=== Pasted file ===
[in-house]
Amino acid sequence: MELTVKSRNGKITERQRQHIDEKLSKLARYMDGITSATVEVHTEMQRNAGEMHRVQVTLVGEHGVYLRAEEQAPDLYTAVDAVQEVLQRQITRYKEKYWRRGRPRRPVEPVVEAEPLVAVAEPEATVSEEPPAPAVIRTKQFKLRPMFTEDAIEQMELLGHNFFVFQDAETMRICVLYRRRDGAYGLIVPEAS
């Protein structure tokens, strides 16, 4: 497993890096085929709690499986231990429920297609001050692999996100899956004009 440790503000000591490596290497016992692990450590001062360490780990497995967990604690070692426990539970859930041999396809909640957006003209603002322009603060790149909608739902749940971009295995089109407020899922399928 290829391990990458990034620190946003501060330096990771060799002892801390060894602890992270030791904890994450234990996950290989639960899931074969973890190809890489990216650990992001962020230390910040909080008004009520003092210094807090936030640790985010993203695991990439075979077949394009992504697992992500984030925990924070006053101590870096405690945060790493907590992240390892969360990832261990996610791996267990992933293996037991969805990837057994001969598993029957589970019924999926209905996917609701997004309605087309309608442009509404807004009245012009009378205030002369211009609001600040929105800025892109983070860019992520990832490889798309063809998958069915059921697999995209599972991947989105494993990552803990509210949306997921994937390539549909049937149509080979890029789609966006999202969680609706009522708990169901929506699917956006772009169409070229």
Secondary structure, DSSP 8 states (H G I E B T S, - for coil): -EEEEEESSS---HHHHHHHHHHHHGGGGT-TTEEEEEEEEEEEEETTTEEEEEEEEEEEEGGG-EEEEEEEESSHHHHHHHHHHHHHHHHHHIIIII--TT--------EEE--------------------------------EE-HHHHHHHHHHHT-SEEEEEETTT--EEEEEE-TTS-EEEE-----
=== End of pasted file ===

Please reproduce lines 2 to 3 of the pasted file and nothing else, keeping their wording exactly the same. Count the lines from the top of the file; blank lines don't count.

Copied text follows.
Amino acid sequence: MELTVKSRNGKITERQRQHIDEKLSKLARYMDGITSATVEVHTEMQRNAGEMHRVQVTLVGEHGVYLRAEEQAPDLYTAVDAVQEVLQRQITRYKEKYWRRGRPRRPVEPVVEAEPLVAVAEPEATVSEEPPAPAVIRTKQFKLRPMFTEDAIEQMELLGHNFFVFQDAETMRICVLYRRRDGAYGLIVPEAS
């Protein structure tokens, strides 16, 4: 497993890096085929709690499986231990429920297609001050692999996100899956004009 440790503000000591490596290497016992692990450590001062360490780990497995967990604690070692426990539970859930041999396809909640957006003209603002322009603060790149909608739902749940971009295995089109407020899922399928 290829391990990458990034620190946003501060330096990771060799002892801390060894602890992270030791904890994450234990996950290989639960899931074969973890190809890489990216650990992001962020230390910040909080008004009520003092210094807090936030640790985010993203695991990439075979077949394009992504697992992500984030925990924070006053101590870096405690945060790493907590992240390892969360990832261990996610791996267990992933293996037991969805990837057994001969598993029957589970019924999926209905996917609701997004309605087309309608442009509404807004009245012009009378205030002369211009609001600040929105800025892109983070860019992520990832490889798309063809998958069915059921697999995209599972991947989105494993990552803990509210949306997921994937390539549909049937149509080979890029789609966006999202969680609706009522708990169901929506699917956006772009169409070229």